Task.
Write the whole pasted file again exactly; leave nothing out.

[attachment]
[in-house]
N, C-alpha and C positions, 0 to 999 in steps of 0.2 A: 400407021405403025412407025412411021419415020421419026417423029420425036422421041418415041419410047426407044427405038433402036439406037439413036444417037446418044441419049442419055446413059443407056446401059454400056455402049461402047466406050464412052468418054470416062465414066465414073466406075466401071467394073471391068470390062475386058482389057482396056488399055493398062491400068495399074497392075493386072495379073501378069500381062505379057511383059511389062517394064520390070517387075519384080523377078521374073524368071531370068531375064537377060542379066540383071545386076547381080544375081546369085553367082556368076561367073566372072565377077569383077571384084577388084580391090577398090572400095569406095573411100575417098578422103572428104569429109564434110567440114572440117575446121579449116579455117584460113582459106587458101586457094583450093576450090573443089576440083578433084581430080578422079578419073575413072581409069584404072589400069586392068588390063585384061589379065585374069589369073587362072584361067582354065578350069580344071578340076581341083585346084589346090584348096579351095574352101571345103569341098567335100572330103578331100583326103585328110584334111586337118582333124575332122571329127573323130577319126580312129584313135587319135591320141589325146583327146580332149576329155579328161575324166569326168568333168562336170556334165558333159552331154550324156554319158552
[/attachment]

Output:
[in-house]
N, C-alpha and C positions, 0 to 999 in steps of 0.2 A: 400407021405403025412407025412411021419415020421419026417423029420425036422421041418415041419410047426407044427405038433402036439406037439413036444417037446418044441419049442419055446413059443407056446401059454400056455402049461402047466406050464412052468418054470416062465414066465414073466406075466401071467394073471391068470390062475386058482389057482396056488399055493398062491400068495399074497392075493386072495379073501378069500381062505379057511383059511389062517394064520390070517387075519384080523377078521374073524368071531370068531375064537377060542379066540383071545386076547381080544375081546369085553367082556368076561367073566372072565377077569383077571384084577388084580391090577398090572400095569406095573411100575417098578422103572428104569429109564434110567440114572440117575446121579449116579455117584460113582459106587458101586457094583450093576450090573443089576440083578433084581430080578422079578419073575413072581409069584404072589400069586392068588390063585384061589379065585374069589369073587362072584361067582354065578350069580344071578340076581341083585346084589346090584348096579351095574352101571345103569341098567335100572330103578331100583326103585328110584334111586337118582333124575332122571329127573323130577319126580312129584313135587319135591320141589325146583327146580332149576329155579328161575324166569326168568333168562336170556334165558333159552331154550324156554319158552